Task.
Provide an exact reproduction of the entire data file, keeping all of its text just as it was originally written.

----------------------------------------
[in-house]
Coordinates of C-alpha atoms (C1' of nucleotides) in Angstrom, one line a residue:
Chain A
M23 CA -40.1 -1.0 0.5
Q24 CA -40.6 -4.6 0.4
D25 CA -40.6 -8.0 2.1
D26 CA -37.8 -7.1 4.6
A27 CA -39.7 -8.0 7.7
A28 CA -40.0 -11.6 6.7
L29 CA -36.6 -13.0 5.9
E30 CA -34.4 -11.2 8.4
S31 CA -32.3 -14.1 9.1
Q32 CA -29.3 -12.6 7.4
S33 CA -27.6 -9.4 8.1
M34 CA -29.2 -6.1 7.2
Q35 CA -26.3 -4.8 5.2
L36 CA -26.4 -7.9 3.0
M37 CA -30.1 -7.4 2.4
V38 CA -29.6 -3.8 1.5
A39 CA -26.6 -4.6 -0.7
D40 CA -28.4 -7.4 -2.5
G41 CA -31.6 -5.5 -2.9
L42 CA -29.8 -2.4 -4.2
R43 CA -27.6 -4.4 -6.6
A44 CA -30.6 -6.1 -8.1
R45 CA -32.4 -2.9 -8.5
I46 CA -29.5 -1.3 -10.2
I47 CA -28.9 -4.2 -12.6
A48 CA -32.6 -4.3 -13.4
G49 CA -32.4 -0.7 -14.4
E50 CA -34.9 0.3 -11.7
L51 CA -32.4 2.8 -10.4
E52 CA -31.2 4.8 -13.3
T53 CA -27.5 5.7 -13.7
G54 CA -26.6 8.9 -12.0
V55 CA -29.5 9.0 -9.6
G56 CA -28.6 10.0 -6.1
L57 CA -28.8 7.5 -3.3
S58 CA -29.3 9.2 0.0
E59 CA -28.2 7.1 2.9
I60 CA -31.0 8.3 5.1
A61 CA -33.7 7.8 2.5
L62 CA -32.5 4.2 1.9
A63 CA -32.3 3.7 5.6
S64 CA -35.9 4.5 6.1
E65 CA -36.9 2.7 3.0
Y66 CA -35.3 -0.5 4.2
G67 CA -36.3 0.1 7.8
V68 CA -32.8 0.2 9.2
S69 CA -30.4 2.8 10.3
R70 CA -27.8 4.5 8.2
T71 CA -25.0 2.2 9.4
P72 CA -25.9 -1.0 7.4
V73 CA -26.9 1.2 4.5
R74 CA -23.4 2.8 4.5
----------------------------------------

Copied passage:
[in-house]
Coordinates of C-alpha atoms (C1' of nucleotides) in Angstrom, one line a residue:
Chain A
M23 CA -40.1 -1.0 0.5
Q24 CA -40.6 -4.6 0.4
D25 CA -40.6 -8.0 2.1
D26 CA -37.8 -7.1 4.6
A27 CA -39.7 -8.0 7.7
A28 CA -40.0 -11.6 6.7
L29 CA -36.6 -13.0 5.9
E30 CA -34.4 -11.2 8.4
S31 CA -32.3 -14.1 9.1
Q32 CA -29.3 -12.6 7.4
S33 CA -27.6 -9.4 8.1
M34 CA -29.2 -6.1 7.2
Q35 CA -26.3 -4.8 5.2
L36 CA -26.4 -7.9 3.0
M37 CA -30.1 -7.4 2.4
V38 CA -29.6 -3.8 1.5
A39 CA -26.6 -4.6 -0.7
D40 CA -28.4 -7.4 -2.5
G41 CA -31.6 -5.5 -2.9
L42 CA -29.8 -2.4 -4.2
R43 CA -27.6 -4.4 -6.6
A44 CA -30.6 -6.1 -8.1
R45 CA -32.4 -2.9 -8.5
I46 CA -29.5 -1.3 -10.2
I47 CA -28.9 -4.2 -12.6
A48 CA -32.6 -4.3 -13.4
G49 CA -32.4 -0.7 -14.4
E50 CA -34.9 0.3 -11.7
L51 CA -32.4 2.8 -10.4
E52 CA -31.2 4.8 -13.3
T53 CA -27.5 5.7 -13.7
G54 CA -26.6 8.9 -12.0
V55 CA -29.5 9.0 -9.6
G56 CA -28.6 10.0 -6.1
L57 CA -28.8 7.5 -3.3
S58 CA -29.3 9.2 0.0
E59 CA -28.2 7.1 2.9
I60 CA -31.0 8.3 5.1
A61 CA -33.7 7.8 2.5
L62 CA -32.5 4.2 1.9
A63 CA -32.3 3.7 5.6
S64 CA -35.9 4.5 6.1
E65 CA -36.9 2.7 3.0
Y66 CA -35.3 -0.5 4.2
G67 CA -36.3 0.1 7.8
V68 CA -32.8 0.2 9.2
S69 CA -30.4 2.8 10.3
R70 CA -27.8 4.5 8.2
T71 CA -25.0 2.2 9.4
P72 CA -25.9 -1.0 7.4
V73 CA -26.9 1.2 4.5
R74 CA -23.4 2.8 4.5